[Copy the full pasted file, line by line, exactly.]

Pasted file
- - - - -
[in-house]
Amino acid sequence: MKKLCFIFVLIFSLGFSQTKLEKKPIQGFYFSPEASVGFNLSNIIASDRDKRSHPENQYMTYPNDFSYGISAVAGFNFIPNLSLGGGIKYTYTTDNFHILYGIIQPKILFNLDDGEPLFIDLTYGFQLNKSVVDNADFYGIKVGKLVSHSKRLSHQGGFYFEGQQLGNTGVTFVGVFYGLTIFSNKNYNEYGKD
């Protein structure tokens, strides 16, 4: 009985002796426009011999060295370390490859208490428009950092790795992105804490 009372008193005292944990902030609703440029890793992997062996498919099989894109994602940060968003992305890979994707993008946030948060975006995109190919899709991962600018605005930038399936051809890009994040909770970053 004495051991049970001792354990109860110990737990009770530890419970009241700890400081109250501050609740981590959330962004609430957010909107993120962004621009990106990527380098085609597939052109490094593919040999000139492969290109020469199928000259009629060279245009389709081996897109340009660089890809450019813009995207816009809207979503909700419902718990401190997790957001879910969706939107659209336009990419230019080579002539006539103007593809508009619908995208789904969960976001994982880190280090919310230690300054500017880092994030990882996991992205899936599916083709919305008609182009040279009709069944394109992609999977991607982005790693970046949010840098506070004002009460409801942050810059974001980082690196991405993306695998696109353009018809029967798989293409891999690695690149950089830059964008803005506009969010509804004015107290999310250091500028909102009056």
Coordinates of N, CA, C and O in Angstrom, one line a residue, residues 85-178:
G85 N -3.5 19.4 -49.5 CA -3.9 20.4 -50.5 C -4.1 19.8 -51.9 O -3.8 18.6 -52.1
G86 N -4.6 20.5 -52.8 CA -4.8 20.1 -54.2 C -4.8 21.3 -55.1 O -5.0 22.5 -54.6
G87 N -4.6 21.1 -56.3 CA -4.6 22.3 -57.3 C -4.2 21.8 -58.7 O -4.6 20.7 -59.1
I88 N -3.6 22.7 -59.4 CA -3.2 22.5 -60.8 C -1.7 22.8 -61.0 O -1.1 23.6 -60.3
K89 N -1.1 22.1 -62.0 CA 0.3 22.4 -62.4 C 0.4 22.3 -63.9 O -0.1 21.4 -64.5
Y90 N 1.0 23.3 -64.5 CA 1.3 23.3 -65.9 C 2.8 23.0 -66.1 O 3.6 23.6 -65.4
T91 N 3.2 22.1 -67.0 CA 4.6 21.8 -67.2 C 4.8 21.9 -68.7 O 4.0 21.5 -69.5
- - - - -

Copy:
[in-house]
Amino acid sequence: MKKLCFIFVLIFSLGFSQTKLEKKPIQGFYFSPEASVGFNLSNIIASDRDKRSHPENQYMTYPNDFSYGISAVAGFNFIPNLSLGGGIKYTYTTDNFHILYGIIQPKILFNLDDGEPLFIDLTYGFQLNKSVVDNADFYGIKVGKLVSHSKRLSHQGGFYFEGQQLGNTGVTFVGVFYGLTIFSNKNYNEYGKD
């Protein structure tokens, strides 16, 4: 009985002796426009011999060295370390490859208490428009950092790795992105804490 009372008193005292944990902030609703440029890793992997062996498919099989894109994602940060968003992305890979994707993008946030948060975006995109190919899709991962600018605005930038399936051809890009994040909770970053 004495051991049970001792354990109860110990737990009770530890419970009241700890400081109250501050609740981590959330962004609430957010909107993120962004621009990106990527380098085609597939052109490094593919040999000139492969290109020469199928000259009629060279245009389709081996897109340009660089890809450019813009995207816009809207979503909700419902718990401190997790957001879910969706939107659209336009990419230019080579002539006539103007593809508009619908995208789904969960976001994982880190280090919310230690300054500017880092994030990882996991992205899936599916083709919305008609182009040279009709069944394109992609999977991607982005790693970046949010840098506070004002009460409801942050810059974001980082690196991405993306695998696109353009018809029967798989293409891999690695690149950089830059964008803005506009969010509804004015107290999310250091500028909102009056």
Coordinates of N, CA, C and O in Angstrom, one line a residue, residues 85-178:
G85 N -3.5 19.4 -49.5 CA -3.9 20.4 -50.5 C -4.1 19.8 -51.9 O -3.8 18.6 -52.1
G86 N -4.6 20.5 -52.8 CA -4.8 20.1 -54.2 C -4.8 21.3 -55.1 O -5.0 22.5 -54.6
G87 N -4.6 21.1 -56.3 CA -4.6 22.3 -57.3 C -4.2 21.8 -58.7 O -4.6 20.7 -59.1
I88 N -3.6 22.7 -59.4 CA -3.2 22.5 -60.8 C -1.7 22.8 -61.0 O -1.1 23.6 -60.3
K89 N -1.1 22.1 -62.0 CA 0.3 22.4 -62.4 C 0.4 22.3 -63.9 O -0.1 21.4 -64.5
Y90 N 1.0 23.3 -64.5 CA 1.3 23.3 -65.9 C 2.8 23.0 -66.1 O 3.6 23.6 -65.4
T91 N 3.2 22.1 -67.0 CA 4.6 21.8 -67.2 C 4.8 21.9 -68.7 O 4.0 21.5 -69.5